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Advice / Succeeding at Work / Work-Life Balance

Starting Your First Job? How to Stay Organized and Sane

Like many other young professionals, I have a jam-packed schedule. A typical week for me consists of working at my 9-to-5 job, volunteering at two nonprofits, happy hours and hikes with friends, networking at professional events, getting in some “me” time, and even doing some contract work.

And I love this pace, but when I first made the transition from college to working world, I found that balancing a new job, a personal life, and a new city—and staying happy doing it—was a pretty big challenge. Sure, I did a lot in undergrad, too, but there’s something about adding a full-time job into the mix that requires a different approach to scheduling, planning, and organization.

If you’re feeling the same way, here are a few things I found immensely helpful in balancing my first few post-grad months.


Recognize Your Needs—and Meet Them

You’ve heard this advice in college, but here it is again: Know what you, personally, need to succeed.

Many of my friends from college struggled with the transition because they thought being in the “real world” meant being a whole new person than they were in undergrad. And yes, while your lifestyle—everything from your schedule to your social life to your living situation—will be very different from the past four years, you are still the same person. So, the things you needed to succeed while you were in college will likely be the same things you need in a job setting.

For example, if you know you need a full eight hours of sleep to function properly at 7 AM, then figure out how to get it—even if it means calling it an early night when your friends are still out. If you crave exercise to calm your nerves, make time for it—even if it means you’re not the first one in the office. I’ve never been skilled at multitasking, so I deal with it by setting a schedule that lets me devote different periods of the day to different aspects of my life.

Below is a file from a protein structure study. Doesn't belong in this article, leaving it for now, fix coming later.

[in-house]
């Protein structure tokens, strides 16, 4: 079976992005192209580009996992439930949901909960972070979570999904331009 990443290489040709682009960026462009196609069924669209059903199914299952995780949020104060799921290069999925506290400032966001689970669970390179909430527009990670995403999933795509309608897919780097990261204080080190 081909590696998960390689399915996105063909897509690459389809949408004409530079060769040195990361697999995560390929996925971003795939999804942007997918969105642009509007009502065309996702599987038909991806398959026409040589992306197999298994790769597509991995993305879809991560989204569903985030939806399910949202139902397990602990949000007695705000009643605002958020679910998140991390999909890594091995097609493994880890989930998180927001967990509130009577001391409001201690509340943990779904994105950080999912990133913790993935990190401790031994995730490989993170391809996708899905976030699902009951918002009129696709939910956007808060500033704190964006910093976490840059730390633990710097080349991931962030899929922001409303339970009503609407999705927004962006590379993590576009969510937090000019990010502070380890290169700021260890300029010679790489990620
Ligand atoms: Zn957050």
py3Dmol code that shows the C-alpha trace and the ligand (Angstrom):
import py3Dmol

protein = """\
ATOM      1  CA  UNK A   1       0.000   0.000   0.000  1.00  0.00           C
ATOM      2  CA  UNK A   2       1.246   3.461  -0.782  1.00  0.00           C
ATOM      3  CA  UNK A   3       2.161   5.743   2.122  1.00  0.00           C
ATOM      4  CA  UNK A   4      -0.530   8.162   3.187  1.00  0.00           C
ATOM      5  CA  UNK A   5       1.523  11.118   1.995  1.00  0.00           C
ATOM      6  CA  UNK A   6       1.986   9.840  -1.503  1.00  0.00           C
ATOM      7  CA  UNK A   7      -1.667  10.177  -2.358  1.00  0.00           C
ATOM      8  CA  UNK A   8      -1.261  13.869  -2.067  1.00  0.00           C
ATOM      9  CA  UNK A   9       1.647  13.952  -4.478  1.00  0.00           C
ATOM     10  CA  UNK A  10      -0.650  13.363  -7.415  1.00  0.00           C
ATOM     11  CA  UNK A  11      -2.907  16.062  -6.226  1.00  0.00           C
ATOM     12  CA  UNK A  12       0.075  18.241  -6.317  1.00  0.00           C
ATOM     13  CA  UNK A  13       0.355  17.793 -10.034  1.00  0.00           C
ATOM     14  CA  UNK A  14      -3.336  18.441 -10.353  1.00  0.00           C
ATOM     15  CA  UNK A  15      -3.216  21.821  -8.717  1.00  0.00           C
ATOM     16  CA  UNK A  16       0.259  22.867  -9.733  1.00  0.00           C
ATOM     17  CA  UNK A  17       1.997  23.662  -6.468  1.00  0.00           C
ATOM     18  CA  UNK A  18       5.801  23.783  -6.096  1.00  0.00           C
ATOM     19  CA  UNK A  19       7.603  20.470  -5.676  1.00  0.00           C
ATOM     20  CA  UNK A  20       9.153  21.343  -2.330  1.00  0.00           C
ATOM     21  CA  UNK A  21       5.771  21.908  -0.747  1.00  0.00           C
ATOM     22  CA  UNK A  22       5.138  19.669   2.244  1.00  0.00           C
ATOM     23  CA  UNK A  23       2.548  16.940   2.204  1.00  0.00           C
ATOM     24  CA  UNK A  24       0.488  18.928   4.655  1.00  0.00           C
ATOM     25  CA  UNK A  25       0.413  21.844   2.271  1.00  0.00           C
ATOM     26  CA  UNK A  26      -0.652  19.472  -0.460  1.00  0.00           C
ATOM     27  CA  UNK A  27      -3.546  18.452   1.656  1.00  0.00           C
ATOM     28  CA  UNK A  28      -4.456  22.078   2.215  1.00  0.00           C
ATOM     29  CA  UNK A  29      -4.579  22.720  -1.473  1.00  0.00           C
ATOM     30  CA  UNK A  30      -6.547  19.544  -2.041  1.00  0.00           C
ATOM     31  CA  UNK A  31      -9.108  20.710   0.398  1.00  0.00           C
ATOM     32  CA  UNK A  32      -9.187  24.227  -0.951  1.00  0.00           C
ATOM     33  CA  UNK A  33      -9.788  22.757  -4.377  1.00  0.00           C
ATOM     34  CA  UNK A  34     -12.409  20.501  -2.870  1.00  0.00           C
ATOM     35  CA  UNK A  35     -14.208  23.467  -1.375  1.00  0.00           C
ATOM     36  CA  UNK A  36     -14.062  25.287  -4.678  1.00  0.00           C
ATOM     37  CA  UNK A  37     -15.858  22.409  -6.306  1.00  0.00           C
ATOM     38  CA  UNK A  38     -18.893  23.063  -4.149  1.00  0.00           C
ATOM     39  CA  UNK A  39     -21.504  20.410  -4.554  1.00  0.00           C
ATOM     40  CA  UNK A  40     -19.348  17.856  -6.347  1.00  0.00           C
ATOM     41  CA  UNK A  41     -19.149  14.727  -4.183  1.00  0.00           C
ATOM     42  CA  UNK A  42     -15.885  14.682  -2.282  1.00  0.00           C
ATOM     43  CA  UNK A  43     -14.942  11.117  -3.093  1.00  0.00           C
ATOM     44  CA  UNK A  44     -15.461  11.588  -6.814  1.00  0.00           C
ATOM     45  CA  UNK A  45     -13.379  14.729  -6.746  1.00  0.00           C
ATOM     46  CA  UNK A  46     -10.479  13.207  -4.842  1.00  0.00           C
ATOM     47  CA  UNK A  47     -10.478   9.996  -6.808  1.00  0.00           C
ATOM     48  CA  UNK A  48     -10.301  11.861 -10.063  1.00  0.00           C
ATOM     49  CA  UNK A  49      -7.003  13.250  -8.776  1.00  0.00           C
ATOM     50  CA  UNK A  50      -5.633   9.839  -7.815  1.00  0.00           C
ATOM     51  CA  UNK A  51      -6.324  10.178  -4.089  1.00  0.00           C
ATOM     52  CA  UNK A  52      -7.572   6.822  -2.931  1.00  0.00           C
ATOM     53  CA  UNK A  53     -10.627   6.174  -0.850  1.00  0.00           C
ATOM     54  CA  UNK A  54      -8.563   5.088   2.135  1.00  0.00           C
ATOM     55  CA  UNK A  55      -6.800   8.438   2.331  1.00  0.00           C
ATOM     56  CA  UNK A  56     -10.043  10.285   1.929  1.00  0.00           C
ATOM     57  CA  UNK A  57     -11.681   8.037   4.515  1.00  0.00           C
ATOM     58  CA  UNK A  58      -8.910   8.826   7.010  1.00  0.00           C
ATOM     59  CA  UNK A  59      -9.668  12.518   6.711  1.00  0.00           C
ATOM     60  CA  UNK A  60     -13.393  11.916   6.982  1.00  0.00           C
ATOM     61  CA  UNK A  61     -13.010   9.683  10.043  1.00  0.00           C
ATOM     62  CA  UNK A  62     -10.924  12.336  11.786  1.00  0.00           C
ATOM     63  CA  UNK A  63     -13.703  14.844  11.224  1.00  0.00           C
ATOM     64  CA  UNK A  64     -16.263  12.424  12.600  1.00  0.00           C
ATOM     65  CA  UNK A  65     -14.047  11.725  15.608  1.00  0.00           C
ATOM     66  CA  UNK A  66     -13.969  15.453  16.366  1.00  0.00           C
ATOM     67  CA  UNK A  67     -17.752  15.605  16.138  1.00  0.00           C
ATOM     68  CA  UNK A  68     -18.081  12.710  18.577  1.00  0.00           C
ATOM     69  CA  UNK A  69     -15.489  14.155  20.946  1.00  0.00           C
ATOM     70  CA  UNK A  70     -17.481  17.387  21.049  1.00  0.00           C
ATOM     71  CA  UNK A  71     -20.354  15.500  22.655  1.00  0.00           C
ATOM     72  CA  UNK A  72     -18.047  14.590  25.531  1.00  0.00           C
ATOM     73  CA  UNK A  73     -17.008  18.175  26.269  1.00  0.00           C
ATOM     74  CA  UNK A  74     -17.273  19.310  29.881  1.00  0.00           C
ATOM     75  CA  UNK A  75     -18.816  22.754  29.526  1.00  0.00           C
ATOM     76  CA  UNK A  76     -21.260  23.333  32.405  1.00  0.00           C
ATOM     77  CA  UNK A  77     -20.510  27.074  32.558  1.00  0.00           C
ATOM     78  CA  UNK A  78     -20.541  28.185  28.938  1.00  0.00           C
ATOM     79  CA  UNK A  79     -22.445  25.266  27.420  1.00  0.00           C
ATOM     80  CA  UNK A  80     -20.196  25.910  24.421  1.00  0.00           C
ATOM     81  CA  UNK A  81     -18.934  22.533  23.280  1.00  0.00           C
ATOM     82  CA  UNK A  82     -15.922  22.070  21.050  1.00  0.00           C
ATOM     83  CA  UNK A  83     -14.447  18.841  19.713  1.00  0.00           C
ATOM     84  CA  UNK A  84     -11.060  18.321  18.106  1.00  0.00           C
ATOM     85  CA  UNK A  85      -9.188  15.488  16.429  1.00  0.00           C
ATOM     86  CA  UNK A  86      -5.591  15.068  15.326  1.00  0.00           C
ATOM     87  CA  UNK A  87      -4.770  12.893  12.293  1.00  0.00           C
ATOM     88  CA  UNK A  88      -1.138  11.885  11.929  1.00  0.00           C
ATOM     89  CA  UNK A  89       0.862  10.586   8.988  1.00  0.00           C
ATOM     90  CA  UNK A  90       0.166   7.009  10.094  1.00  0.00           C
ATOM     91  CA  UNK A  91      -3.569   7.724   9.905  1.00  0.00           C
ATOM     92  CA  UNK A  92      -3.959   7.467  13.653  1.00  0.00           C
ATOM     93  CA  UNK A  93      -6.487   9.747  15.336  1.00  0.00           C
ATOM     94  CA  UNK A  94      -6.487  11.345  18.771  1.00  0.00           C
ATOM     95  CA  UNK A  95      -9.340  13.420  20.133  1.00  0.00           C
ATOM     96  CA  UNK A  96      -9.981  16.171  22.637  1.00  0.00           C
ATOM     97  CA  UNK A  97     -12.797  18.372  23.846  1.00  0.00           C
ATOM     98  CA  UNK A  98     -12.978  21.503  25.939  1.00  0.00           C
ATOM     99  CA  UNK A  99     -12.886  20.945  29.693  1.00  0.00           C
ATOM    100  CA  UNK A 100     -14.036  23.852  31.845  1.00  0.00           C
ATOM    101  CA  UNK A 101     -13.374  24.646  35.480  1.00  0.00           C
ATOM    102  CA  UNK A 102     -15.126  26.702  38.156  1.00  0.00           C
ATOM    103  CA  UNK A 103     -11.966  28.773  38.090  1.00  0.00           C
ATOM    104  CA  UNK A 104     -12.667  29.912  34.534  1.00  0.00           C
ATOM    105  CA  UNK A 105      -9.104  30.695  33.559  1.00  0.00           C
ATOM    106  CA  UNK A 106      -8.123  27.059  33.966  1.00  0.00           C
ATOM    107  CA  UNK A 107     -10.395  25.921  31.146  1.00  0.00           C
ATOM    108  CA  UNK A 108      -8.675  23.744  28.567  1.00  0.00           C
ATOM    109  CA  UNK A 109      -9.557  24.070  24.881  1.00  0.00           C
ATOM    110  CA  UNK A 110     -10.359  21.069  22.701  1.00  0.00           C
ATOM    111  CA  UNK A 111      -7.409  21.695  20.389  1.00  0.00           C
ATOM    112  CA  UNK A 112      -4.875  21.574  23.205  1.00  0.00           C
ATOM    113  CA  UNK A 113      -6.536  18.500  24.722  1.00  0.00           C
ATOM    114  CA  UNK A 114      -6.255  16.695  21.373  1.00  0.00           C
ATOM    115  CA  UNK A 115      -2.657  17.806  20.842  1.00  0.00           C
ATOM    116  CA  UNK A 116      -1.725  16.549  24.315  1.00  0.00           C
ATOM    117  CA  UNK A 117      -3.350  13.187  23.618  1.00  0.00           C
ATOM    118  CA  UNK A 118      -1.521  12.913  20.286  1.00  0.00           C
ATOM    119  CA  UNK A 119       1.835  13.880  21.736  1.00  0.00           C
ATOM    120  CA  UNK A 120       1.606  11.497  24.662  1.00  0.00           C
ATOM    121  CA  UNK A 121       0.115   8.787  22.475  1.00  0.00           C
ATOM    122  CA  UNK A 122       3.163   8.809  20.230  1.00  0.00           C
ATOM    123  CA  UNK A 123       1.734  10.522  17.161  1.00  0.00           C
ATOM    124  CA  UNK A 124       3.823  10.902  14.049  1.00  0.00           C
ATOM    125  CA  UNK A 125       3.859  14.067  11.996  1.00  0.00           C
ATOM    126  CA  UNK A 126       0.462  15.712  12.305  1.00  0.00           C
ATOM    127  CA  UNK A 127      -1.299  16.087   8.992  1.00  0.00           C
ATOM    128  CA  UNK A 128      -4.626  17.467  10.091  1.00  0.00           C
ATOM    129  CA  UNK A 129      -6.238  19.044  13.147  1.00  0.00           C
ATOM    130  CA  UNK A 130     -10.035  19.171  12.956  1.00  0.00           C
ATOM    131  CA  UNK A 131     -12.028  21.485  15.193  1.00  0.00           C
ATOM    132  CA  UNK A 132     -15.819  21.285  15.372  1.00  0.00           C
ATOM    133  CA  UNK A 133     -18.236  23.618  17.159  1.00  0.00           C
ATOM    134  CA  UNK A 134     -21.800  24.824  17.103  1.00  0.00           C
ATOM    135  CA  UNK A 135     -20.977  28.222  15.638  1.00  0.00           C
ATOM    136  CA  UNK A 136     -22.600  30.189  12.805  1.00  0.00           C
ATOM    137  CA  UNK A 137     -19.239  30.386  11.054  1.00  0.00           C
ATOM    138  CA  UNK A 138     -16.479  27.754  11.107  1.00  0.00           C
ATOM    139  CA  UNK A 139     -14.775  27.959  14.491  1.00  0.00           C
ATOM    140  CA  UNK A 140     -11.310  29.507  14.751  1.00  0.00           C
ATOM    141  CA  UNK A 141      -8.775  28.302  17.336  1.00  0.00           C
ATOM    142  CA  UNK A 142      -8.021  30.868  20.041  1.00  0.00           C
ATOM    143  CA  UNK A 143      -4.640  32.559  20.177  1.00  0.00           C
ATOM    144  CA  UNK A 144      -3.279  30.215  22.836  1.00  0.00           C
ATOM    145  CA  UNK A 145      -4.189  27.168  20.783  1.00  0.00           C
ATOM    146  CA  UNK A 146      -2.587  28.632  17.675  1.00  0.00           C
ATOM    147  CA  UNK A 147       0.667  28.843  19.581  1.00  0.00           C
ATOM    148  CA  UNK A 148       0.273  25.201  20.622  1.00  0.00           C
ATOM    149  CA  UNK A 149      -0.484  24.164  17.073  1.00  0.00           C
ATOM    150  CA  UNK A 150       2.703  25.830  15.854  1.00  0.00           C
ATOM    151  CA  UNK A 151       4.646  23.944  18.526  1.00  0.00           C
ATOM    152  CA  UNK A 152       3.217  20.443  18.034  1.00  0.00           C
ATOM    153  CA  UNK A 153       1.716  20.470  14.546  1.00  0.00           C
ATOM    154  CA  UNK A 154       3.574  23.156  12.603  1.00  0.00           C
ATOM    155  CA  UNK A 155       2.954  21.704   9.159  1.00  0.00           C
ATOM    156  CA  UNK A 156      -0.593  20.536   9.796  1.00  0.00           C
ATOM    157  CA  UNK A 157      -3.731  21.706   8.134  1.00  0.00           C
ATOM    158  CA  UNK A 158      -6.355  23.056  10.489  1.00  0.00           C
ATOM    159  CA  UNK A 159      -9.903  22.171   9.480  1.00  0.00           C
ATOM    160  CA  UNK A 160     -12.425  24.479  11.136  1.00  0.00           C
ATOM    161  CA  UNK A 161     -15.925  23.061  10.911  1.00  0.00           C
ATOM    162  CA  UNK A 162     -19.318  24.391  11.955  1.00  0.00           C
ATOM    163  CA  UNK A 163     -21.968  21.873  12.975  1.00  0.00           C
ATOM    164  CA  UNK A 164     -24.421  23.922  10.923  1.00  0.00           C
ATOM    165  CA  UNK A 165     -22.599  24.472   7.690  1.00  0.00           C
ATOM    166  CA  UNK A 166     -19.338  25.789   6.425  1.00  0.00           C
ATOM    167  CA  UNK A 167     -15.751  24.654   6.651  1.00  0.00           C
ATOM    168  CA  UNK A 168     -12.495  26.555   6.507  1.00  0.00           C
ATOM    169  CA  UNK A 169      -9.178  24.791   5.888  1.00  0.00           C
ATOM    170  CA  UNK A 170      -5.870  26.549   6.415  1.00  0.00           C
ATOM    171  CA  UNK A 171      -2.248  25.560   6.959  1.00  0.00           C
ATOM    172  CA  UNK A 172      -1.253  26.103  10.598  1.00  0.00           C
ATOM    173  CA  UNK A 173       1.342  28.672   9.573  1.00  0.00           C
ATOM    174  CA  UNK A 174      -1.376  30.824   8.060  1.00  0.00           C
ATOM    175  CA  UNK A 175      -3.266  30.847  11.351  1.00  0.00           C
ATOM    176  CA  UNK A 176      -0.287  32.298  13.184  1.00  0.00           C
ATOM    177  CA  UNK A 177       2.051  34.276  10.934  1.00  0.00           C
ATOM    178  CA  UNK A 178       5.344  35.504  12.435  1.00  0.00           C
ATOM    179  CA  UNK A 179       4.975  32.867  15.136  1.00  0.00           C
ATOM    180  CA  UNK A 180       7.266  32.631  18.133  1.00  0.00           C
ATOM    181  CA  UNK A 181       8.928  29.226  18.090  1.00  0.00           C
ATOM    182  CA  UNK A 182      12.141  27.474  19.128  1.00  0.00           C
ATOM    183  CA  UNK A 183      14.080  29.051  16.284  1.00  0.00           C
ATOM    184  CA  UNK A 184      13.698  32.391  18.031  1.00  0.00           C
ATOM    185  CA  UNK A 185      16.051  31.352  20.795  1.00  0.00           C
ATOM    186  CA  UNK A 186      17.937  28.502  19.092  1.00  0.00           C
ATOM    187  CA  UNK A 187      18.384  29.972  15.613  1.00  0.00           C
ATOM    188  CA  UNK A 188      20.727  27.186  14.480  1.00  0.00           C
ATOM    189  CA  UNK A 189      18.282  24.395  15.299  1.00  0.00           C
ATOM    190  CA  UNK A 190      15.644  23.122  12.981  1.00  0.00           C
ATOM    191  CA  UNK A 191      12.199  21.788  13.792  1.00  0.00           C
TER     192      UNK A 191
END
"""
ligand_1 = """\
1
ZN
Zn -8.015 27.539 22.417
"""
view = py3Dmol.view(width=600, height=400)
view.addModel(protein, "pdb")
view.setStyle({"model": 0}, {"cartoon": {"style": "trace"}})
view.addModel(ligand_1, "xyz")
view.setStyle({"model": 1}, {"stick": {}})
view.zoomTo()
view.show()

Remember, you’re not doing yourself or anyone else any favors if you’re not on top on your game.

Organize Your Time

If you weren’t a time management guru in college—well, it’s time to become one!

The first thing I found very useful was making lists: From grocery lists (keep a basic one in your phone so you don’t have to recreate the wheel every week) to to-do lists (ideally separate ones for work, life, and anything else you have going on) to pro-con lists (so helpful when you’re making a decision!), write things down. Do it daily, weekly, monthly—whatever works. Whether they’re formal or informal, online or on paper, lists are all about getting your thoughts down, so you can visualize and conquer without fear that you’re forgetting anything.

In addition, I recommend organizing your big tasks—from projects at work to grad school applications to your friend’s bridal shower—with a timeline. Spread the work out over several days or weeks, making sure you have adequate time to devote to the task. Remember to prioritize and organize around the different activities on your plate, and give each one its own pocket of time. (Or, if you tend to be a procrastinator like me—who doesn’t work well with timelines—just set a couple of deadlines. Timelines only work if you stick to them!)

Stick to Your Priorities

If you’re like most, your highest priority is your job—whether it’s figuring out how to get ahead at your new gig or trying to find that first dream position. But, try not to let everything else fall by the wayside if it’s important to you, too. Just as your extracurriculars, your friends, and your hobbies were an important part of your college education, they’re an important part of being happy as a professional. I highly value my volunteer work and spending time with my friends, so I keep them high on my priority list, even if work is battling for my time and energy. Taking time to decide what you want out of life—and making those things a priority—will help you organize your schedule to maximize your happiness.

That said—don’t overload yourself. If you’re starting a side business, taking night classes to get a competitive edge, and trying to have a social life while still holding your new job—you may be in a little too deep.

I learned this the hard way when I tried to take on too many things when I first started my job, while continuing to live the same lifestyle I embraced in college. And the best advice I got then was this: You don’t have to do it all. Really. Finding balance in your new life is about being honest with yourself, knowing what you can handle, and setting priorities based on what matters most.

Photo of young professional courtesy of Shutterstock.

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